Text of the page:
Baby steps (cloth nappies)
Baby Steps: Meet Sarah who’s helping new parents get behind cloth nappies
When Bristol resident Sarah Smith’s husband was made redundant and the couple were faced one evening with the devastating choice of dinner or nappies, she decided to ditch the disposables…
Fourteen new-mums or new-to-be mums are sat in a circle in the backroom of the Milk Shed café in Bedminster ready to talk nappy absorbency!
Just another day at the Bristol Cloth Nappy Library session run by Sarah who arrives with a colourful shopping trolley in tow, jam-packed with nappies of all shapes and designs. Who knew there were so many different kinds!?
Sarah runs this kind of informal class in cafés and baby sessions all around the city, assisted by her nearly-two-year-old-daughter, Allanah. With three daughters all raised on cloth nappies, she’s got eight years of experience to draw upon.
So, what’s a Cloth Nappy Library?
For a small fee, you can hire a kit consisting of a variety of different types of nappies, made with various materials – from bamboo to microfiber, to cotton and even hemp.
The beauty of the cloth nappy system is that you can pick and mix materials for the liner, insert, boosters, and all the different parts to find out what works for your family. Different companies use different names though – so one person’s booster may be another’s soaker.
Sarah points out that without such an opportunity to hire nappies, people can spend hundreds of pounds trialling the different types, defeating the cost-savings that come with cutting back on the disposables.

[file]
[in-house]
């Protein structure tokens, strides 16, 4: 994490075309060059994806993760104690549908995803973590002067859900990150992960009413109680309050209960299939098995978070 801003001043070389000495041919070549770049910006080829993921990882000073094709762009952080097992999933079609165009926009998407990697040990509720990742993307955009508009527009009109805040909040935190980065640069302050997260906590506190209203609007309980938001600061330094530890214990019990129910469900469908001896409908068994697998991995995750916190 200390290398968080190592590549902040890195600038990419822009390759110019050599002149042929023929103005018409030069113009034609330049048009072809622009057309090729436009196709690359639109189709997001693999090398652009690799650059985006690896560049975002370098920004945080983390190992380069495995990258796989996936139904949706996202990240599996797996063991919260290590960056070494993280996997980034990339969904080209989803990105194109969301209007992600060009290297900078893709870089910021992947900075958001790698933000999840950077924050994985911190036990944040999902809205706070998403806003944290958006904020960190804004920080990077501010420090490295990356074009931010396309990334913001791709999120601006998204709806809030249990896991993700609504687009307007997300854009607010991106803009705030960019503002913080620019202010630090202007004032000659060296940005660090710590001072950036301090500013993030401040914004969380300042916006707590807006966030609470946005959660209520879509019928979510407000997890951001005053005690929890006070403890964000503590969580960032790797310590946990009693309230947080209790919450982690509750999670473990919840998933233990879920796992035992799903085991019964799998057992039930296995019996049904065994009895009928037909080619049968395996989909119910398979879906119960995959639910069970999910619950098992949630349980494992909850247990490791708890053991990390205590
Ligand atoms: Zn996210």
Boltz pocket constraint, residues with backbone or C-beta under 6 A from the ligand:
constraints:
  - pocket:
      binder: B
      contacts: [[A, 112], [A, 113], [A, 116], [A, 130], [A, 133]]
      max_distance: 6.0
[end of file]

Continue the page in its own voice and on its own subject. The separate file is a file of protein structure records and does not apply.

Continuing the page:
One size doesn’t fit all
Sarah says, “Disposables can be tricky if your child is particularly big or small or particularly wet and they don’t fit the pre-set sizes.
“With cloth we don’t have that problem. We’ve got so many little things that we can tweak that often the aim is just to get you a kit of nappies that you like, that are washing and drying well for you, and that fit. You can tweak the system all the way through”.
Unexpectedly she says there’s less washing involved too.
“Most people are surprised to learn that certainly in the first three or four months, you actually have less washing with cloth than you do with disposables, because you’re not changing clothes so much”.
Mix and match
During the sessions, Sarah goes into much technical and engineering detail, showing how some of the different brands and style of nappy fit together and how to combine the elements to find something that will work for you.
From old-school terry squares with a proper pin to boot (though these days the pins are not quite sharp enough), right through to ‘nappy nipper’ fasteners, different size systems through to just-on-the-market hemp nappies, her daughter Allanah has tried them all.
Birth to potty?
For tiny and new-borns, there are super-small sizes available at the Cloth Nappy Library for a long-term loan, mainly pre-fold and wrapped designs. “So you don’t have to go shopping and waste money on tiny nappies that you won’t keep using”.
By about four to six months in, lots of babies can get to ‘one size fits most’, which is when it’s a good time to actually purchase a set of nappies that work for your family.
Sarah concedes that there’s nothing as effective as a disposable nappy for absorbency, but this is not always a good thing.
“Because disposables are just so darn good at what they do, many children find that the absorbing action is an irritant because they are hyper-drying and so they need to use a barrier cream all the time”.
Find out more
If you want to give cloth nappies a go, you can get free advice from the Bristol Cloth Nappy Library via Facebook, telephone or email. Kits are available for a fee.
Follow the Bristol Cloth Nappy Library on Facebook for updates about sessions.